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Anya Taylor-Joy in a scene from"Furiosa: A Mad Max Saga.Courtesy of Warner Bros. Pictures/The Associated Press

Movie theatres are looking more and more like a wasteland this summer. Neither Furiosa: A Mad Max Saga nor The Garfield Movie could save Memorial Day weekend, which is cruising towards a two-decade low.

Furiosa, the Mad Max prequel starring Anya Taylor-Joy and Chris Hemsworth, claimed the first place spot for the Friday-Saturday-Sunday weekend with $25.6 million, according to studio estimates on Sunday. Warner Bros. is waiting until Monday to release its four-day estimates.

The Garfield Movie, animated and family-friendly, was the other big new offering this weekend from Sony’s Columbia Pictures and Alcon Entertainment. It is claiming No. 1 for the four-day holiday weekend with an estimated $31.9 million in ticket sales through Memorial Day. Sony estimates its three-day earnings to be $24.8 million.

Aside from Memorial Day in 2020 when theatres were closed due to COVID-19, these are the lowest earning No. 1 movies in 29 years, since Casper earned $22.5 million (not adjusted for inflation) in its first four days in 1995. Big earners are more typical for the holiday weekend, which has had ten movies crack $100 million, led by “Top Gun: Maverick’s” record-setting $160 million launch in 2022. Last year, the live-action The Little Mermaid joined the group with a $118 million debut. Audiences even turned out in greater numbers over the pandemic-addled weekend in 2021 for A Quiet Place Part II, which made over $57 million.

“This was a rather slow Memorial weekend,” said Paul Dergarabedian, the senior media analyst for Comscore. “A few things didn’t happen that created this situation: We didn’t have a tailwind heading into the summer. We kicked off the summer minus a Marvel movie. In a way, we’ve been playing catch up all year long.”

Furiosa was never expected to join the $100 million opener club, which Warner Bros. released on 3,804 screens in the U.S. and Canada. But it was supposed to have a slightly stronger showing in the $40 million range over its first four days. That would have been more in line with its predecessor, Mad Max: Fury Road, which opened to $45.4 million in May 2015. Fury Road, starring Charlize Theron and Tom Hardy, went on to gross nearly $380 million worldwide.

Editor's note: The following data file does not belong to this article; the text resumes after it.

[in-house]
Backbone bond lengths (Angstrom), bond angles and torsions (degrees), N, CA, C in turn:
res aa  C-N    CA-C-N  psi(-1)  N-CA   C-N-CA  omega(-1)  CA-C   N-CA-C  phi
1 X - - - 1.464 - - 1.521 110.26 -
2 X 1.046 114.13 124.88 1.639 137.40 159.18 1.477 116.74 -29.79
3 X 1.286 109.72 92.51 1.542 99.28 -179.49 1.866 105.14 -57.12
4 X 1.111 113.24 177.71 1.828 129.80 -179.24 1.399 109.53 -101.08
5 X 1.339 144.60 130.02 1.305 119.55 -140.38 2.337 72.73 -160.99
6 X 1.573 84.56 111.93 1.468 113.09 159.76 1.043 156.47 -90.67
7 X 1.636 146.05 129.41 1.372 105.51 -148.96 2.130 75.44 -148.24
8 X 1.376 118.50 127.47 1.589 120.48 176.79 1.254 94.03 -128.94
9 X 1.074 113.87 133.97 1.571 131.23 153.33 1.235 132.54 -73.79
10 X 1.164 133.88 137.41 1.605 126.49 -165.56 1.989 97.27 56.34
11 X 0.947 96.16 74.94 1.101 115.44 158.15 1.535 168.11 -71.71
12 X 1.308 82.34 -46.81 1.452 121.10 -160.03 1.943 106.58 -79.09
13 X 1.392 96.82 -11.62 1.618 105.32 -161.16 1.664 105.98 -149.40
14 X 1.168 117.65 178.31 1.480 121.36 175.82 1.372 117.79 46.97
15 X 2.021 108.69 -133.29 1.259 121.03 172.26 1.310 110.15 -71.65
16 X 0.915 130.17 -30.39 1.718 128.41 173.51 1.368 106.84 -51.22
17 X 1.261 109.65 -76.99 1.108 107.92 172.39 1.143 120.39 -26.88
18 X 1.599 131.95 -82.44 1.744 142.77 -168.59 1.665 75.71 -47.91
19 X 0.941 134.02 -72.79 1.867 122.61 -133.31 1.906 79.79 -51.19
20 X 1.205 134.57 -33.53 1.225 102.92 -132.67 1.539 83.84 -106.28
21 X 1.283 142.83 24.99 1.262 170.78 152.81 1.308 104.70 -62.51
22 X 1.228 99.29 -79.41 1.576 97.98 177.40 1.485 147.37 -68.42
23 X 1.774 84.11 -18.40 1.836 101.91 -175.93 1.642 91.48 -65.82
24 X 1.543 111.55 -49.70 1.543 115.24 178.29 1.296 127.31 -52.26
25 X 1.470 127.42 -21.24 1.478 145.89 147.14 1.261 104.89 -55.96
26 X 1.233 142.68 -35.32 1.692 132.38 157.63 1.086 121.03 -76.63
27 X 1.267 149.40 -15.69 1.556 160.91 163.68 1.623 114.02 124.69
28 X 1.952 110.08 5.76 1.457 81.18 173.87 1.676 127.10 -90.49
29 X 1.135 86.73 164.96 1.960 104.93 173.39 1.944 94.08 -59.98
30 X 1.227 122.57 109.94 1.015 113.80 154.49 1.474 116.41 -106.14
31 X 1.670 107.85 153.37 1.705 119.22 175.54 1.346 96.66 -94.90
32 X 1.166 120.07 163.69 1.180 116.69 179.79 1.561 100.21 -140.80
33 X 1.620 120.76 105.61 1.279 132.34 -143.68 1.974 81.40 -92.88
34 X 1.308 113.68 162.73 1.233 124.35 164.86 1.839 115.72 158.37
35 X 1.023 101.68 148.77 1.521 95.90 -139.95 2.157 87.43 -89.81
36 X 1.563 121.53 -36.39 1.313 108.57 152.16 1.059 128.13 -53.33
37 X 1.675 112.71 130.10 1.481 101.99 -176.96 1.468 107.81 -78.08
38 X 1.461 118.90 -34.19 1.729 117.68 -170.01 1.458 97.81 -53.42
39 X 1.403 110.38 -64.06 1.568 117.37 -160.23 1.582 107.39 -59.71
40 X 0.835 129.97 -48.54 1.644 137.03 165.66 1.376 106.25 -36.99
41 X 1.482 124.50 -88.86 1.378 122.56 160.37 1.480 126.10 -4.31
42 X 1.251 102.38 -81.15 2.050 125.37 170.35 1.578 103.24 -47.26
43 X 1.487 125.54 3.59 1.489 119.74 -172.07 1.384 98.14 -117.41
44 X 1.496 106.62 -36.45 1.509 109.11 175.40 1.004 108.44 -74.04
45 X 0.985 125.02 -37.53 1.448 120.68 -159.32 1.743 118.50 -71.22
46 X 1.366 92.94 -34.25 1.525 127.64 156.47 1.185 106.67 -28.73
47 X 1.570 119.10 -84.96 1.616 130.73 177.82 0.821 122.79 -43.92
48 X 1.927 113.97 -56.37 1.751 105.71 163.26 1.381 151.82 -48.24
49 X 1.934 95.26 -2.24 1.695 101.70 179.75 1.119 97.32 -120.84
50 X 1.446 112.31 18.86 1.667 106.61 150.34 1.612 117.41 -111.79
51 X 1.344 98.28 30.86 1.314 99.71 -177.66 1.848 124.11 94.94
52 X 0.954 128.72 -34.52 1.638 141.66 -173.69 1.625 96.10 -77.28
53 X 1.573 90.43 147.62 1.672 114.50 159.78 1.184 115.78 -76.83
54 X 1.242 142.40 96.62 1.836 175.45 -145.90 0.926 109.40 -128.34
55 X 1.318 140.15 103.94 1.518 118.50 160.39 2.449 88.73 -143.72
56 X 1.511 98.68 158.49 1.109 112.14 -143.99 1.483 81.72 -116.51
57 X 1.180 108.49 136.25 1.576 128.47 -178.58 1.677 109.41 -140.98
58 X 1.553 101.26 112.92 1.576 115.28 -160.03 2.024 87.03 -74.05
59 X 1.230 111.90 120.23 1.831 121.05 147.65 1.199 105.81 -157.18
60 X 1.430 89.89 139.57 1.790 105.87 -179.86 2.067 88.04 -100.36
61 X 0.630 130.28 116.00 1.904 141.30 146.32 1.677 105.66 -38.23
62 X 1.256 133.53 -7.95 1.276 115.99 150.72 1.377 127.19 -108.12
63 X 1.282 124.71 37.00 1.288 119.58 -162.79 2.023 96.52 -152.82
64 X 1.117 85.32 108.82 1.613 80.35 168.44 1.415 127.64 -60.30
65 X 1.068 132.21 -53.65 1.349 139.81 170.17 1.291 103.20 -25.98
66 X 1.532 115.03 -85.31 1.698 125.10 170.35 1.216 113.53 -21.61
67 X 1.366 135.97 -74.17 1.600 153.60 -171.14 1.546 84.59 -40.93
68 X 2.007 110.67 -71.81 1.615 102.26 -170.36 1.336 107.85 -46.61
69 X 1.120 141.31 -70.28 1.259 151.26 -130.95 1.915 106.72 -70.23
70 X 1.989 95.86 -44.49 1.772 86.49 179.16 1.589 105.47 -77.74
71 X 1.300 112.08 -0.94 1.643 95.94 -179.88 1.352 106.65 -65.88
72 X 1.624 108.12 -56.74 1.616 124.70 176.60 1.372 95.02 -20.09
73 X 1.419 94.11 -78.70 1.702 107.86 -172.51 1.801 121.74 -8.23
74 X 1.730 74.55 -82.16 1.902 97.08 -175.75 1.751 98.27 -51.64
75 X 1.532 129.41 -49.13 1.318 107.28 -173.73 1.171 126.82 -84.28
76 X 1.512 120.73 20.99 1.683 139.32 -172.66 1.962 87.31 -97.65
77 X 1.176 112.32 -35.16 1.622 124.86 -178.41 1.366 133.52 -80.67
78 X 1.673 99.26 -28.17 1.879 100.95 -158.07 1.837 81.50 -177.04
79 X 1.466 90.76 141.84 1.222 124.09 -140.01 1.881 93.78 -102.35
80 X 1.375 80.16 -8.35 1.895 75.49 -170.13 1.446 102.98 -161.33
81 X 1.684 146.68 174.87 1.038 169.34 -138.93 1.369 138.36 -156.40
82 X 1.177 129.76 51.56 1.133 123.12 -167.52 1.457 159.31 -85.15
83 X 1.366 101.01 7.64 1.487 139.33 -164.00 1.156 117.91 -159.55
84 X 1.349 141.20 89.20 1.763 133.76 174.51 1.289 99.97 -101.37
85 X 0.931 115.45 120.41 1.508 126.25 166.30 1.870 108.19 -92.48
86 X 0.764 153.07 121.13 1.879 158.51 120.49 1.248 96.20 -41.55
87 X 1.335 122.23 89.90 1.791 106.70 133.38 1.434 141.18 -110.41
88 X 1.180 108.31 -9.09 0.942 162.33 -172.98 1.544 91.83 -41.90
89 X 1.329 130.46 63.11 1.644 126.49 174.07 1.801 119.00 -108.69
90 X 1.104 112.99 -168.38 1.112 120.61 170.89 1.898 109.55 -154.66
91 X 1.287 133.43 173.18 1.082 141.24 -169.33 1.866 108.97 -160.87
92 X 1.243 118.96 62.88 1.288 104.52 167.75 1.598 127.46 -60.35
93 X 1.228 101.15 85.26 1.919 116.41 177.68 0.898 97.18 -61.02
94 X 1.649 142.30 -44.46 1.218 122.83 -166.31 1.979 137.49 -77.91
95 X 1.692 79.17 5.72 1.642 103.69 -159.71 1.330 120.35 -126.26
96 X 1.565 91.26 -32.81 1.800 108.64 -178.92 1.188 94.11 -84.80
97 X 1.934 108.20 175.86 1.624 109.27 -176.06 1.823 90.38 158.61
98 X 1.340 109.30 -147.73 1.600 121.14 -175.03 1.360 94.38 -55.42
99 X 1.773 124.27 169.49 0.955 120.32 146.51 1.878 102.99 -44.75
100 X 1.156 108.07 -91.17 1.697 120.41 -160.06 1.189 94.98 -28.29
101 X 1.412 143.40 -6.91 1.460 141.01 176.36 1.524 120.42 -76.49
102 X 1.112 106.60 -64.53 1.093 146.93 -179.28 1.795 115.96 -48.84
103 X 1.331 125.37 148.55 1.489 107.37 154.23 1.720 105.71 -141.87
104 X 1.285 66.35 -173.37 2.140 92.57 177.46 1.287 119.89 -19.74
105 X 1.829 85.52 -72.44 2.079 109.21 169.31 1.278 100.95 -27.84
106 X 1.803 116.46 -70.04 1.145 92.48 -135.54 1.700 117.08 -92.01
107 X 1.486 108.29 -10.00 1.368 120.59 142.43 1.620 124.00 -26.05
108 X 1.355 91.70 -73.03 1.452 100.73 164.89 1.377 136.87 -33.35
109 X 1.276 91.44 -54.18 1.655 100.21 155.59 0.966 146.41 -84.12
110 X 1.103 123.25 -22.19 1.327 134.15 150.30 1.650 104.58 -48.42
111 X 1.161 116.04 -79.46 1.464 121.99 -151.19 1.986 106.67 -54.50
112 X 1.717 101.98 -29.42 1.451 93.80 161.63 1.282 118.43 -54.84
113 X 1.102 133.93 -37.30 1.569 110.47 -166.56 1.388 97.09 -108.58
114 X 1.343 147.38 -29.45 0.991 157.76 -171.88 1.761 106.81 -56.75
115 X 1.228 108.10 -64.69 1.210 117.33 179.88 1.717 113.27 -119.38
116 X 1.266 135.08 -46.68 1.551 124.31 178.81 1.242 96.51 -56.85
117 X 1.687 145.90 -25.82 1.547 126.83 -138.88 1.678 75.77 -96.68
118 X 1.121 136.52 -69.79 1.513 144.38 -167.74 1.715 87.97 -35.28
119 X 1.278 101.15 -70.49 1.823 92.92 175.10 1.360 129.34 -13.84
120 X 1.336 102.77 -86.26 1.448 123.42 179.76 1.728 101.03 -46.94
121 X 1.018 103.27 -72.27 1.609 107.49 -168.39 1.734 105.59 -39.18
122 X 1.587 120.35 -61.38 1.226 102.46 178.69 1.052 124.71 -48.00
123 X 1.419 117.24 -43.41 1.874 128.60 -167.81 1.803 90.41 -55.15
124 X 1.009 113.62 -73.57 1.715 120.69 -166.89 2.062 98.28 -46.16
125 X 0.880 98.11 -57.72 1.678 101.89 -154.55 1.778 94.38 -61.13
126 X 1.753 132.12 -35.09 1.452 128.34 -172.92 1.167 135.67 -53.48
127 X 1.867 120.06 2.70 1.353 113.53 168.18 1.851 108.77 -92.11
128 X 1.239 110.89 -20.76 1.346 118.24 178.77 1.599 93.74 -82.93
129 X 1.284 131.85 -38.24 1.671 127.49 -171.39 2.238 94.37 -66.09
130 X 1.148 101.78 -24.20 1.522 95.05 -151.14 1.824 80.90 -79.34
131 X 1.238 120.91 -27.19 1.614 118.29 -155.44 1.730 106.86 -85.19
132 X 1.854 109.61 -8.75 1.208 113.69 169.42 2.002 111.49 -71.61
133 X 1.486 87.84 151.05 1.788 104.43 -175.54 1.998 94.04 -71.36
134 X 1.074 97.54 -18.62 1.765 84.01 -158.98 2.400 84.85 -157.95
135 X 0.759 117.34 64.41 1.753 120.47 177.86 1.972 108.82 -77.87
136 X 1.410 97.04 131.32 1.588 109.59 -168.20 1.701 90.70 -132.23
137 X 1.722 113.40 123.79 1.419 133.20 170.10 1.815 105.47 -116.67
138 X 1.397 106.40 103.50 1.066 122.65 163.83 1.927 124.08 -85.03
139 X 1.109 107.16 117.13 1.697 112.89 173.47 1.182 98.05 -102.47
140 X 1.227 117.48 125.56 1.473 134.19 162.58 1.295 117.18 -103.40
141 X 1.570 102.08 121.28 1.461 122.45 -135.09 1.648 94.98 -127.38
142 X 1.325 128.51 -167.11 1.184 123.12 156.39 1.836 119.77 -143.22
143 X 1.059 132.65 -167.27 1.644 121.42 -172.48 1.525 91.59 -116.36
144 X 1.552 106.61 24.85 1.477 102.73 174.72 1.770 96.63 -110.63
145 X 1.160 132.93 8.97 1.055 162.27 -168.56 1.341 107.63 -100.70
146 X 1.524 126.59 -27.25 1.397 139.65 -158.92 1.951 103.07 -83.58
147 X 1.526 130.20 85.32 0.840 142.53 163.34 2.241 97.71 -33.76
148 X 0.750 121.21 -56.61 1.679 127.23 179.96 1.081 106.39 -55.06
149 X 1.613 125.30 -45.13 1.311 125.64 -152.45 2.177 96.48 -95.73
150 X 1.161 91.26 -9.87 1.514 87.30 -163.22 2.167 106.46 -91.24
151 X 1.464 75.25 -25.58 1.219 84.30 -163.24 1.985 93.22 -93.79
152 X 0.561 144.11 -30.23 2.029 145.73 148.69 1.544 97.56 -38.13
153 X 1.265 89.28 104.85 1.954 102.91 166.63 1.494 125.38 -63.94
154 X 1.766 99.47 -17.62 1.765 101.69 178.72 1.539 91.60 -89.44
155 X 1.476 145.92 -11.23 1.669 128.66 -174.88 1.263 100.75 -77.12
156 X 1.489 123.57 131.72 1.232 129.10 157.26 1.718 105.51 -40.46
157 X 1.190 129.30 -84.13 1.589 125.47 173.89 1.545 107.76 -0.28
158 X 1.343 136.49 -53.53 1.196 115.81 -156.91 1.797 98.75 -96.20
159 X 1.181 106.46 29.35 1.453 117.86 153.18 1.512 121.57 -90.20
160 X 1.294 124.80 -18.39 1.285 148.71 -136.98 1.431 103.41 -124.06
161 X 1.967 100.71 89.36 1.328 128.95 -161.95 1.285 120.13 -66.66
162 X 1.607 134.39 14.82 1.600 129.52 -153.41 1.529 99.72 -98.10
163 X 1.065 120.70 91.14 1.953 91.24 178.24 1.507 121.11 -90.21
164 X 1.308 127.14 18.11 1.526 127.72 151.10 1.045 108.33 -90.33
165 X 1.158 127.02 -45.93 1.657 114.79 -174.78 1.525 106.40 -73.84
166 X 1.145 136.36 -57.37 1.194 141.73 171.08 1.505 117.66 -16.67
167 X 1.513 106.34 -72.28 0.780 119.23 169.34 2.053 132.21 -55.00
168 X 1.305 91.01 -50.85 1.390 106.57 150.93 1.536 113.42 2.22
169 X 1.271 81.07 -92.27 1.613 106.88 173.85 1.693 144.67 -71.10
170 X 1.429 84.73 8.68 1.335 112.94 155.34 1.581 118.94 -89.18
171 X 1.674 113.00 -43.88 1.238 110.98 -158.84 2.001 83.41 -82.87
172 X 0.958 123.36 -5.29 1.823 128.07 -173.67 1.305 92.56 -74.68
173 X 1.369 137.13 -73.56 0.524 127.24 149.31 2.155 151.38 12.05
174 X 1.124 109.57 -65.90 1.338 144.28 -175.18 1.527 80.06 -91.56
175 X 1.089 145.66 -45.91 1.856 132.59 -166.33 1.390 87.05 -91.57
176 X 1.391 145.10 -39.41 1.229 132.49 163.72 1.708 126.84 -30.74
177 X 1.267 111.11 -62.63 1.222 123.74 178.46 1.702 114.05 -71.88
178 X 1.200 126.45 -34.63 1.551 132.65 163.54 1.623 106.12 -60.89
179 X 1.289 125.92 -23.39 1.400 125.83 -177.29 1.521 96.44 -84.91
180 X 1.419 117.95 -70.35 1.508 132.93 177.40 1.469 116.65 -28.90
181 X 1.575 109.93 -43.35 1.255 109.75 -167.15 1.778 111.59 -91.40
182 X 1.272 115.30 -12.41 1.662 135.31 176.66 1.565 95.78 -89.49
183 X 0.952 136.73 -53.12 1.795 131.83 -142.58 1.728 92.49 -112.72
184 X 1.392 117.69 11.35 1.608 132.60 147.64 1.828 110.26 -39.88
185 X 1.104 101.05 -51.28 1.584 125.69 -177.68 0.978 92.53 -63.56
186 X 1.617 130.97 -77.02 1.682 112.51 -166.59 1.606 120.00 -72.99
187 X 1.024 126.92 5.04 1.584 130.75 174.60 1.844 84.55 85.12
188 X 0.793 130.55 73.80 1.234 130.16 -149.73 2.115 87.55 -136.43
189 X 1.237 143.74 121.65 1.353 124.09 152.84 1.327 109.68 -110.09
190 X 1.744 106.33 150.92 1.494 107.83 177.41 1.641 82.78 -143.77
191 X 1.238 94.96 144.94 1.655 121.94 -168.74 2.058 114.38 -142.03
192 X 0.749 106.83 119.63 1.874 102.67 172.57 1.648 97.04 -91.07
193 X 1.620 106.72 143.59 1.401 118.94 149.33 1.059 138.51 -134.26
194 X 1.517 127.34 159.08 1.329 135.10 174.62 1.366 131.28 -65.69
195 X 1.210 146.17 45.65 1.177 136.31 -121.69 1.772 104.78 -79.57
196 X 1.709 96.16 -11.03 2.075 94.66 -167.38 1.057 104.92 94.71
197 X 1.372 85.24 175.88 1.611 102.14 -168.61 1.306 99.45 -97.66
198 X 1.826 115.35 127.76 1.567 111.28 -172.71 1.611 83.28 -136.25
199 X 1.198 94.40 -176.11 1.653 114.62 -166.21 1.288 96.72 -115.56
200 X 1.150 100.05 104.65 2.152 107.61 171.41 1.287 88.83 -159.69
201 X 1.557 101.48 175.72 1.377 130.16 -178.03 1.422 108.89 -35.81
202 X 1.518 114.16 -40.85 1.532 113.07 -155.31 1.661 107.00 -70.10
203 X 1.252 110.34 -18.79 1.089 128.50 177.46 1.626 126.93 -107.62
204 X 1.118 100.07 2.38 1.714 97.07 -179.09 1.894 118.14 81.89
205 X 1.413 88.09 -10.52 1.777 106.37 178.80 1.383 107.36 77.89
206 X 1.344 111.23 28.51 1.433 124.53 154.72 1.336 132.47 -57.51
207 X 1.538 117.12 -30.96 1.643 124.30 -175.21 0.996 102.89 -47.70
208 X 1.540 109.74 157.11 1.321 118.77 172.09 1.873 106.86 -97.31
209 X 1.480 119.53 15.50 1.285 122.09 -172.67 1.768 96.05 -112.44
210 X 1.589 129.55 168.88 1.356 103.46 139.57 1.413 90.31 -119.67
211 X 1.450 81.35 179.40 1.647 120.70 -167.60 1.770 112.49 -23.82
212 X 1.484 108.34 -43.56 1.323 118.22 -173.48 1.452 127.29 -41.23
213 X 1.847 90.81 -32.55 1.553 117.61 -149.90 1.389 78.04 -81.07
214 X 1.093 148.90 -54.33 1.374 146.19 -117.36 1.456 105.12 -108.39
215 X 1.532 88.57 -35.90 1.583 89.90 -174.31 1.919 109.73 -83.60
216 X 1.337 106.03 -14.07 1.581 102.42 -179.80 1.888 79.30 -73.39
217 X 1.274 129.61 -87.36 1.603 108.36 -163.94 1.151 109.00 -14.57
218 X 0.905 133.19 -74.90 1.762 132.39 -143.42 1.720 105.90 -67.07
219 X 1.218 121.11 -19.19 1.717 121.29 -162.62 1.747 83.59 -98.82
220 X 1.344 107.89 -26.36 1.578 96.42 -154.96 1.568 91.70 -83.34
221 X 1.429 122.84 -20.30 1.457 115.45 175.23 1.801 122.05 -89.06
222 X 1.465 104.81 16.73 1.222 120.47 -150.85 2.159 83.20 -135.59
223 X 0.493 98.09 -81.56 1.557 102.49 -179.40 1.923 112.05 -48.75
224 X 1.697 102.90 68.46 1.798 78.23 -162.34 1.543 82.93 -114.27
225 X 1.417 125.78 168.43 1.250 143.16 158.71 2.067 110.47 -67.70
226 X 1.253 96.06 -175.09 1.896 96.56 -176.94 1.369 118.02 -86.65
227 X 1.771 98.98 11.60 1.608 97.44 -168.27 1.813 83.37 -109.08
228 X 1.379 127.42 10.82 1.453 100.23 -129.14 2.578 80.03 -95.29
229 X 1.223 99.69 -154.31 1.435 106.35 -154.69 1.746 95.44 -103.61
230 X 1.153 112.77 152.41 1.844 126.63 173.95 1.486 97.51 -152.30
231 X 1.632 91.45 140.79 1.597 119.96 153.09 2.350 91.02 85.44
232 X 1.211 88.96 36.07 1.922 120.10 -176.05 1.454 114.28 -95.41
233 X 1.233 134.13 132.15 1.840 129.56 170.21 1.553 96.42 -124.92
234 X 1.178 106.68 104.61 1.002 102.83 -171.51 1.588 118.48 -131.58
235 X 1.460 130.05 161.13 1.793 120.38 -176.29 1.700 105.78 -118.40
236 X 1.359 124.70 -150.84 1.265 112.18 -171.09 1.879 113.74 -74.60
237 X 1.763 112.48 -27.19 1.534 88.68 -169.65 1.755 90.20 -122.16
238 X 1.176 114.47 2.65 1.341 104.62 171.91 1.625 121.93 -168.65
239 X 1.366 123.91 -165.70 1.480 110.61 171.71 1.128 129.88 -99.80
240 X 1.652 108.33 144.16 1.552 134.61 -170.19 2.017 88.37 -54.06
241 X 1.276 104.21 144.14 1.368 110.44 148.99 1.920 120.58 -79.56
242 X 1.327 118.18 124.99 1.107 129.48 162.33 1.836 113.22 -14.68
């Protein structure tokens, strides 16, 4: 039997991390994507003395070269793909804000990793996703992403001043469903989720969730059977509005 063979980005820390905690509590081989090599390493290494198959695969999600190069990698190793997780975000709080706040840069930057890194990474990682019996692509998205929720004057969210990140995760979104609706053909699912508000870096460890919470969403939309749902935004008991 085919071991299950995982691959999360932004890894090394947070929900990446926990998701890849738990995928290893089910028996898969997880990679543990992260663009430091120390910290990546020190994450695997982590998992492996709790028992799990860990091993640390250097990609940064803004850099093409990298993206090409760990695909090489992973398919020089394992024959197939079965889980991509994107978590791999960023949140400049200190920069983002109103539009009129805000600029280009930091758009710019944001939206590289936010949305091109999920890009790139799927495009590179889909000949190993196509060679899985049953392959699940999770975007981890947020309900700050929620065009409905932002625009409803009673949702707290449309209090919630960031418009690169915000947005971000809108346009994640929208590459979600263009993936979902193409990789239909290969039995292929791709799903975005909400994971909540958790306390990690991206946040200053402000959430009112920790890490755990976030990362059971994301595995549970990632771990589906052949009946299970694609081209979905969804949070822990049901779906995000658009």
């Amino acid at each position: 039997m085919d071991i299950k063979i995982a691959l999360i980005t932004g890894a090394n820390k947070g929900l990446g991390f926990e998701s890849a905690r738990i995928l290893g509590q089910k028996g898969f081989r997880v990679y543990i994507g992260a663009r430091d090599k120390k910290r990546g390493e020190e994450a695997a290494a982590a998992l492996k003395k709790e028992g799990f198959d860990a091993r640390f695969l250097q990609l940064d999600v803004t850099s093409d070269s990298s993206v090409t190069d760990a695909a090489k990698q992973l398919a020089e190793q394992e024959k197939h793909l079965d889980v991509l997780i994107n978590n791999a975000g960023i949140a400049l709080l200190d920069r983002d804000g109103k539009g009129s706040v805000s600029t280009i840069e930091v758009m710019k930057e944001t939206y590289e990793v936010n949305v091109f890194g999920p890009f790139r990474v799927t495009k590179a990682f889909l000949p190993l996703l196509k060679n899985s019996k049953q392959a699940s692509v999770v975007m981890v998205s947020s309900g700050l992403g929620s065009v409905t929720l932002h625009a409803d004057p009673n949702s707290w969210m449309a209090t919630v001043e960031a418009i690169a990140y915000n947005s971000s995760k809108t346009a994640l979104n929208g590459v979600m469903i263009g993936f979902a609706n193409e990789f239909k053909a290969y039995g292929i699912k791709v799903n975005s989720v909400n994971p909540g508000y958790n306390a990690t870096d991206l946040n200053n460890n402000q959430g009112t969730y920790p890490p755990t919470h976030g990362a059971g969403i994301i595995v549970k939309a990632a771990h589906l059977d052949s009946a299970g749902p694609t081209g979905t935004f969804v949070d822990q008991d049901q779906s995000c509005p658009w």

This new origin story in which Taylor-Joy plays a younger version of Theron’s character had a lot of things going for it, too, including strong reviews out of the just-wrapped Cannes Film Festival (it has an 89% on Rotten Tomatoes) and a splashy international press tour with many buzzy premiere looks from Taylor-Joy. Internationally, it made $33.3 million adding up to a $58.9 million global launch. With a reported $168 million production budget, not accounting for marketing and promotion, Furiosa has a long road to profitability.

The Garfield Movie, meanwhile, was more modestly budgeted, at a reported $60 million and is being looked at as a solid launch for the franchise. It previously opened internationally and has earned over $66 million to date. Its domestic launch far surpassed the first weekends of previous attempts at Garfield movies.

Chris Pratt voices the lasagna-loving, Monday-hating orange cat in the movie that got scathing reviews from critics (it has a 37% on Rotten Tomatoes). Audiences meanwhile gave both Furiosa and The Garfield Movie a B+ CinemaScore and 4.5 stars out of 5 on PostTrak.

In its second weekend, John Krasinski’s IF fell 53%, adding $16.1 million through Sunday and $20.7 million through Monday, bringing its domestic total to $63.3 million. Worldwide, it has surpassed $100 million. Kingdom of the Planet of the Apes, now in its third weekend, added $13.4 million through Sunday, bringing its global total to $294.8 million, making it the fourth-highest grossing film of the year.

This all adds up to a summer movie-going season that will not only fall short of a normal $4 billion stretch but may even struggle to reach $3 billion. Earlier this week, the industry trade The Hollywood Reporter asked “what happened to the $100 million opener? " Notably, 2024 has had none yet. The biggest of the year was Dune: Part Two, which opened to $82.5 million and went on to earn over $711 million worldwide.

“Movie-going begets movie-going,” Derarabedian said. “Every studio is rooting for every other studio to have a big hit.”

The lack of a recent runaway hit just puts more pressure on the upcoming films to make up the slack. Still on the way are a slew of potential blockbusters like Paramount’s A Quiet Place: Day One (June 27), Universal’s Despicable Me 4 (July 3) and Twisters (July 19) and two heavy-hitters from Disney: Inside Out 2 (June 14) and Deadpool & Wolverine (July 26).

“It ain’t over yet,” Dergarabedian said. “There’s a lot of big movies on the way. The summer heat is on for the June and July films to really deliver.”

Estimated ticket sales for Friday through Sunday at U.S. and Canadian theatres, according to Comscore. Final domestic figures will be released Monday.

1. Furiosa: A Mad Max Saga, $25.6 million.

2. The Garfield Movie, $24.8 million.

3. IF, $16.1 million.

4. Kingdom of the Planet of the Apes, $13.4 million.

5. The Fall Guy, $5.9 million.

6. The Strangers: Chapter 1, $5.6 million.

7. Sight, $2.7 million.

8. Challengers, $1.4 million.

9. Babes, $1.1 million.

10. Back to Black, $1.1 million.

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